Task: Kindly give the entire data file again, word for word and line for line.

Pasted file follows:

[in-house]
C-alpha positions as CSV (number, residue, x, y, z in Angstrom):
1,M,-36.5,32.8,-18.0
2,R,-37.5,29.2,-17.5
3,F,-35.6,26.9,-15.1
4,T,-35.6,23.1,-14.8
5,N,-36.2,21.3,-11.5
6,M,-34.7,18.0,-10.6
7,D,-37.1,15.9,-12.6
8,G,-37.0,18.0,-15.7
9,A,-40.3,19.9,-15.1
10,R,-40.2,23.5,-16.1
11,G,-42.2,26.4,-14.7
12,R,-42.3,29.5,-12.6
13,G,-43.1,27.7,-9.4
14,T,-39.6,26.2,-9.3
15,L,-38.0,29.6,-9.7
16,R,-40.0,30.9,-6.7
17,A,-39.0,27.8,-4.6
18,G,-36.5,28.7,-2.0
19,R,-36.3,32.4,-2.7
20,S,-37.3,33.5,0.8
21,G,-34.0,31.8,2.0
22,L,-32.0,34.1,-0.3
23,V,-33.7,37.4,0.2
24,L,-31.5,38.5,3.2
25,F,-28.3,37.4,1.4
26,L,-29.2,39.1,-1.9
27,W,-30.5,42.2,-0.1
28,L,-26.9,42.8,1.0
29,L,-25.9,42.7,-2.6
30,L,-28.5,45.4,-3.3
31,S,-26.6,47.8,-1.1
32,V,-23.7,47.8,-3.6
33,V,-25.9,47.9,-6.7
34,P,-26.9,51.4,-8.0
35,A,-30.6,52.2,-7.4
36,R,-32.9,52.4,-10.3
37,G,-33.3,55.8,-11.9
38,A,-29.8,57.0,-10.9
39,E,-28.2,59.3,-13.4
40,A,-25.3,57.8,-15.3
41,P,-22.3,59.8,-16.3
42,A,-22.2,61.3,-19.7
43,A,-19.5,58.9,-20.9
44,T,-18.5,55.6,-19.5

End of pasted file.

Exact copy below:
[in-house]
C-alpha positions as CSV (number, residue, x, y, z in Angstrom):
1,M,-36.5,32.8,-18.0
2,R,-37.5,29.2,-17.5
3,F,-35.6,26.9,-15.1
4,T,-35.6,23.1,-14.8
5,N,-36.2,21.3,-11.5
6,M,-34.7,18.0,-10.6
7,D,-37.1,15.9,-12.6
8,G,-37.0,18.0,-15.7
9,A,-40.3,19.9,-15.1
10,R,-40.2,23.5,-16.1
11,G,-42.2,26.4,-14.7
12,R,-42.3,29.5,-12.6
13,G,-43.1,27.7,-9.4
14,T,-39.6,26.2,-9.3
15,L,-38.0,29.6,-9.7
16,R,-40.0,30.9,-6.7
17,A,-39.0,27.8,-4.6
18,G,-36.5,28.7,-2.0
19,R,-36.3,32.4,-2.7
20,S,-37.3,33.5,0.8
21,G,-34.0,31.8,2.0
22,L,-32.0,34.1,-0.3
23,V,-33.7,37.4,0.2
24,L,-31.5,38.5,3.2
25,F,-28.3,37.4,1.4
26,L,-29.2,39.1,-1.9
27,W,-30.5,42.2,-0.1
28,L,-26.9,42.8,1.0
29,L,-25.9,42.7,-2.6
30,L,-28.5,45.4,-3.3
31,S,-26.6,47.8,-1.1
32,V,-23.7,47.8,-3.6
33,V,-25.9,47.9,-6.7
34,P,-26.9,51.4,-8.0
35,A,-30.6,52.2,-7.4
36,R,-32.9,52.4,-10.3
37,G,-33.3,55.8,-11.9
38,A,-29.8,57.0,-10.9
39,E,-28.2,59.3,-13.4
40,A,-25.3,57.8,-15.3
41,P,-22.3,59.8,-16.3
42,A,-22.2,61.3,-19.7
43,A,-19.5,58.9,-20.9
44,T,-18.5,55.6,-19.5